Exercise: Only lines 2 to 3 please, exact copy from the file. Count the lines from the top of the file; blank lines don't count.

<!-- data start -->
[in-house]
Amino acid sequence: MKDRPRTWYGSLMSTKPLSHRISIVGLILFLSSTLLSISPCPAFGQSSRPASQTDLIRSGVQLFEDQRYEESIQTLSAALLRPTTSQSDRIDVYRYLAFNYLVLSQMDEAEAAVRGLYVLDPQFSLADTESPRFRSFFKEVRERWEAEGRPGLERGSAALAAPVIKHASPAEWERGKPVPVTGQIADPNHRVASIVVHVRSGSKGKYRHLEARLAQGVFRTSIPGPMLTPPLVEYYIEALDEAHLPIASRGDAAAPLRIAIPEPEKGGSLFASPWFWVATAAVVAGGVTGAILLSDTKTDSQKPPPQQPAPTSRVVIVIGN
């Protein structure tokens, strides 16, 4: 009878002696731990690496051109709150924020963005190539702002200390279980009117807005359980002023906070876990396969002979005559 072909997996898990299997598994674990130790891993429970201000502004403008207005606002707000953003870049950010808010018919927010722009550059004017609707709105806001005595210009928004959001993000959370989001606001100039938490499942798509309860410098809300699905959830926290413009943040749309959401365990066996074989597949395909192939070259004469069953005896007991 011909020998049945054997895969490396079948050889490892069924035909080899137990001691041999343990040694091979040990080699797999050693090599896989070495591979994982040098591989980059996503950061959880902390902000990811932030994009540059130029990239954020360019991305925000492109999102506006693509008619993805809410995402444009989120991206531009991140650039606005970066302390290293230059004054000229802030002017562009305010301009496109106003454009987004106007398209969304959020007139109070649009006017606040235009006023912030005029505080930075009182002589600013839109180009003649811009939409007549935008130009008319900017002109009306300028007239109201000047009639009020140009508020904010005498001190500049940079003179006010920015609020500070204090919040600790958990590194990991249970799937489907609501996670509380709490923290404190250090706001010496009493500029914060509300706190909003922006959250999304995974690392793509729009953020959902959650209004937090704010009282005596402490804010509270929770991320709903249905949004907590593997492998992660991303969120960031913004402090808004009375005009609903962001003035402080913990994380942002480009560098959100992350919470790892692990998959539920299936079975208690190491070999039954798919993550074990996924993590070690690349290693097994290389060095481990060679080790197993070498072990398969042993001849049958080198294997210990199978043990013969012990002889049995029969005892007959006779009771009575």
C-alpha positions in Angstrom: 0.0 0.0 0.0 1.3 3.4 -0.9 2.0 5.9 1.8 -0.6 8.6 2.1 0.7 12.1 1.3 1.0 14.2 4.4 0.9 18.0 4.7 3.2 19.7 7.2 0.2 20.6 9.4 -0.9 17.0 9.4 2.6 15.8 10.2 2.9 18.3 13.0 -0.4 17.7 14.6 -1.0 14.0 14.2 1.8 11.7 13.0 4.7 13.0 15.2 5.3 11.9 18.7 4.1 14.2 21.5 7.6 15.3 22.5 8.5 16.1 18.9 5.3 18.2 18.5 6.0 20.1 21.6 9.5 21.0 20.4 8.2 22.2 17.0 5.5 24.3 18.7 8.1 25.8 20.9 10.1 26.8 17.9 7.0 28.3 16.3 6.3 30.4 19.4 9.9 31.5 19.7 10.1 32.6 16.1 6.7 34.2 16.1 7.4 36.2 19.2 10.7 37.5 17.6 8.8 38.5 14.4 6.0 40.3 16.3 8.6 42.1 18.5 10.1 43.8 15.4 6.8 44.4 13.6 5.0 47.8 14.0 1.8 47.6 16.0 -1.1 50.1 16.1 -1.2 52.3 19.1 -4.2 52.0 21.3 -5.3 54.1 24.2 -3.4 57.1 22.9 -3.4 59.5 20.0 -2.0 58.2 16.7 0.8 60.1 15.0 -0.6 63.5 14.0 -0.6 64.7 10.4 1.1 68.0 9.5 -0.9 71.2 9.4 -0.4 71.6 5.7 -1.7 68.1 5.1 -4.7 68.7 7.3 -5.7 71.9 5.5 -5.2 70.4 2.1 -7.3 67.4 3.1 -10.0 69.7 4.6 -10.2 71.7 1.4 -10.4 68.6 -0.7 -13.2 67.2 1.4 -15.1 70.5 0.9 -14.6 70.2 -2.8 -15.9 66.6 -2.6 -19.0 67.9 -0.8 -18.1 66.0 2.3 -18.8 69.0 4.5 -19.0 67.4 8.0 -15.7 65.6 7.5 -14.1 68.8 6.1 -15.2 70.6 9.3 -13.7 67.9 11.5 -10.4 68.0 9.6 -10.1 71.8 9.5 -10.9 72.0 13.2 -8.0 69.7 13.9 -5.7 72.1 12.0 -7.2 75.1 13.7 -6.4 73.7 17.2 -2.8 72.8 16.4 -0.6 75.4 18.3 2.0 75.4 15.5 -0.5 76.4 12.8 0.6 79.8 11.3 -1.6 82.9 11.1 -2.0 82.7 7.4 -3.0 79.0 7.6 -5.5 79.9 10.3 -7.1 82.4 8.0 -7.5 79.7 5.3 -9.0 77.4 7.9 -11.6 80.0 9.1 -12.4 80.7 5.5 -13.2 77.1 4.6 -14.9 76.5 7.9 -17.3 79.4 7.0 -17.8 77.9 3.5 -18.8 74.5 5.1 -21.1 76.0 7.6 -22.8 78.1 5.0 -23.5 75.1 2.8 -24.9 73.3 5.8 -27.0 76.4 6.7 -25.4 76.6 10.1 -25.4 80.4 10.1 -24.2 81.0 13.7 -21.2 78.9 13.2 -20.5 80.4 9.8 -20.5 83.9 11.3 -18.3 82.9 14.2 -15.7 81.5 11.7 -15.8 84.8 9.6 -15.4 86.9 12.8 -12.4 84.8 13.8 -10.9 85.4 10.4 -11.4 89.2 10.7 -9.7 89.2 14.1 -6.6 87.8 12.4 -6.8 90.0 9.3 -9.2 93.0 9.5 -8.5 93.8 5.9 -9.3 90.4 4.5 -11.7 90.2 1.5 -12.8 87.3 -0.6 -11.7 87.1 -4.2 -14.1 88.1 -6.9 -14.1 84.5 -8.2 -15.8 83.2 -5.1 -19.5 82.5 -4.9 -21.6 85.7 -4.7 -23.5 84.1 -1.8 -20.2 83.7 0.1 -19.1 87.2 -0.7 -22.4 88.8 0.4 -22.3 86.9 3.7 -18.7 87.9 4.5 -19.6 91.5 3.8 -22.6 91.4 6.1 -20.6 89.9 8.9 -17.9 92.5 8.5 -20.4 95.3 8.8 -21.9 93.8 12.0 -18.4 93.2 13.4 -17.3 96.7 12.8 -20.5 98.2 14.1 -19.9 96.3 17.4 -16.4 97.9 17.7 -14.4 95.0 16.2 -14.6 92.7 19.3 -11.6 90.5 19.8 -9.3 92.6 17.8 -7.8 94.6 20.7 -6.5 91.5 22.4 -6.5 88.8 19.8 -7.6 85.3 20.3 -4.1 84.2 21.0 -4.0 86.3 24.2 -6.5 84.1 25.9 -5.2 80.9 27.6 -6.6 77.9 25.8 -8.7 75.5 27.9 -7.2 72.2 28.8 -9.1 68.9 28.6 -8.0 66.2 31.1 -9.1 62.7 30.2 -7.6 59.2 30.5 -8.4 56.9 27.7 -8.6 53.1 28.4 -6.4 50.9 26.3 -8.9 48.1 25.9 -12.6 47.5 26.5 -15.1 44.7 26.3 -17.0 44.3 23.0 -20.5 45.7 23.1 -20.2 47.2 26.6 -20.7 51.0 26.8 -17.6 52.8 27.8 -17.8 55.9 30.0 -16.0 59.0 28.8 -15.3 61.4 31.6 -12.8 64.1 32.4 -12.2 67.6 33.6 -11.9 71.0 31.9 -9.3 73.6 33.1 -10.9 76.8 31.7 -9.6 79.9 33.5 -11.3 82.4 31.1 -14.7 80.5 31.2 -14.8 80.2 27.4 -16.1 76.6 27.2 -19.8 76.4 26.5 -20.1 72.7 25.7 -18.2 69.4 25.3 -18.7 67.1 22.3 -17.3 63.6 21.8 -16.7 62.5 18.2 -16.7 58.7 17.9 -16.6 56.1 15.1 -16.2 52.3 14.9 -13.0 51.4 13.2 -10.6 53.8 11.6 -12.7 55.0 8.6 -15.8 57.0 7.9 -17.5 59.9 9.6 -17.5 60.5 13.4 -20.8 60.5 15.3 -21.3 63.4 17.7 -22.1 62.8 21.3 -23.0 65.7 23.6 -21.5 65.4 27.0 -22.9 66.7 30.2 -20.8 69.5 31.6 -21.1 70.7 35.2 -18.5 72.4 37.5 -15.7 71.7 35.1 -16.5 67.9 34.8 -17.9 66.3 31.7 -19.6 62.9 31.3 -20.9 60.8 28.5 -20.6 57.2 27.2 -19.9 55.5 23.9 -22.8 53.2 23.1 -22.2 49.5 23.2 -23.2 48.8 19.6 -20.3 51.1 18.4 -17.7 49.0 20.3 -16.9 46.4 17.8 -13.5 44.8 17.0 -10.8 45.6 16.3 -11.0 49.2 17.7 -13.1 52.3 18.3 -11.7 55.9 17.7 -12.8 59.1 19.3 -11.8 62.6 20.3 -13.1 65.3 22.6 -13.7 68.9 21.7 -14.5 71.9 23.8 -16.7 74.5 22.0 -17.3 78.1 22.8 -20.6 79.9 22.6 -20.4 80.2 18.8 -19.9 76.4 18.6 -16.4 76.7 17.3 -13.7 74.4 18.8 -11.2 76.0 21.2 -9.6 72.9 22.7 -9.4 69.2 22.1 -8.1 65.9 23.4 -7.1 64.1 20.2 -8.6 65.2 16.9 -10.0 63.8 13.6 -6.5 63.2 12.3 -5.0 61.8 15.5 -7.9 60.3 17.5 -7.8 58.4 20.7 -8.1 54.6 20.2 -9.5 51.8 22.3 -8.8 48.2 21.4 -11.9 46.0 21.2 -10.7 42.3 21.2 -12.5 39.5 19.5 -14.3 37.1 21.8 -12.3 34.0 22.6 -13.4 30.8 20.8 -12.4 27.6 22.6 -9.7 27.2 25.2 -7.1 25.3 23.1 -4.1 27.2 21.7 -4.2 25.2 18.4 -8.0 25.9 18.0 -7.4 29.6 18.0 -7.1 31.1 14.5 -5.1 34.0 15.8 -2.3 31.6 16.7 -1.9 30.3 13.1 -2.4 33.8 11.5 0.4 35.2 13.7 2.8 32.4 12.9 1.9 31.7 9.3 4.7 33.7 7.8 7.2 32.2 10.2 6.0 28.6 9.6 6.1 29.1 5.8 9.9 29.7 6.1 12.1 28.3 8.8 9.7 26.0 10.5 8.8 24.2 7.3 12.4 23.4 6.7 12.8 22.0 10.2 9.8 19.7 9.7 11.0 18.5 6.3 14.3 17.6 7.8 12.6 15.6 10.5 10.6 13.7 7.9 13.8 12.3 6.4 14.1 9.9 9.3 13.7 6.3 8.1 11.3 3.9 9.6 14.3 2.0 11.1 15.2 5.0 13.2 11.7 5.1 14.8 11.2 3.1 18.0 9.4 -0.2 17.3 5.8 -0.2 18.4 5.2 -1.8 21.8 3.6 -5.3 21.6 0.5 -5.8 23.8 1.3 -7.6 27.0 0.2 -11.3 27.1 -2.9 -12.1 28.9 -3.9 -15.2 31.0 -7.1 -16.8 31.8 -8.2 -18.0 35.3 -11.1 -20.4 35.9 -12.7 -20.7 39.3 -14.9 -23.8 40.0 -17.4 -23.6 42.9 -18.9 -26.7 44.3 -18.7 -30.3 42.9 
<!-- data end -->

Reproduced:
Amino acid sequence: MKDRPRTWYGSLMSTKPLSHRISIVGLILFLSSTLLSISPCPAFGQSSRPASQTDLIRSGVQLFEDQRYEESIQTLSAALLRPTTSQSDRIDVYRYLAFNYLVLSQMDEAEAAVRGLYVLDPQFSLADTESPRFRSFFKEVRERWEAEGRPGLERGSAALAAPVIKHASPAEWERGKPVPVTGQIADPNHRVASIVVHVRSGSKGKYRHLEARLAQGVFRTSIPGPMLTPPLVEYYIEALDEAHLPIASRGDAAAPLRIAIPEPEKGGSLFASPWFWVATAAVVAGGVTGAILLSDTKTDSQKPPPQQPAPTSRVVIVIGN
């Protein structure tokens, strides 16, 4: 009878002696731990690496051109709150924020963005190539702002200390279980009117807005359980002023906070876990396969002979005559 072909997996898990299997598994674990130790891993429970201000502004403008207005606002707000953003870049950010808010018919927010722009550059004017609707709105806001005595210009928004959001993000959370989001606001100039938490499942798509309860410098809300699905959830926290413009943040749309959401365990066996074989597949395909192939070259004469069953005896007991 011909020998049945054997895969490396079948050889490892069924035909080899137990001691041999343990040694091979040990080699797999050693090599896989070495591979994982040098591989980059996503950061959880902390902000990811932030994009540059130029990239954020360019991305925000492109999102506006693509008619993805809410995402444009989120991206531009991140650039606005970066302390290293230059004054000229802030002017562009305010301009496109106003454009987004106007398209969304959020007139109070649009006017606040235009006023912030005029505080930075009182002589600013839109180009003649811009939409007549935008130009008319900017002109009306300028007239109201000047009639009020140009508020904010005498001190500049940079003179006010920015609020500070204090919040600790958990590194990991249970799937489907609501996670509380709490923290404190250090706001010496009493500029914060509300706190909003922006959250999304995974690392793509729009953020959902959650209004937090704010009282005596402490804010509270929770991320709903249905949004907590593997492998992660991303969120960031913004402090808004009375005009609903962001003035402080913990994380942002480009560098959100992350919470790892692990998959539920299936079975208690190491070999039954798919993550074990996924993590070690690349290693097994290389060095481990060679080790197993070498072990398969042993001849049958080198294997210990199978043990013969012990002889049995029969005892007959006779009771009575």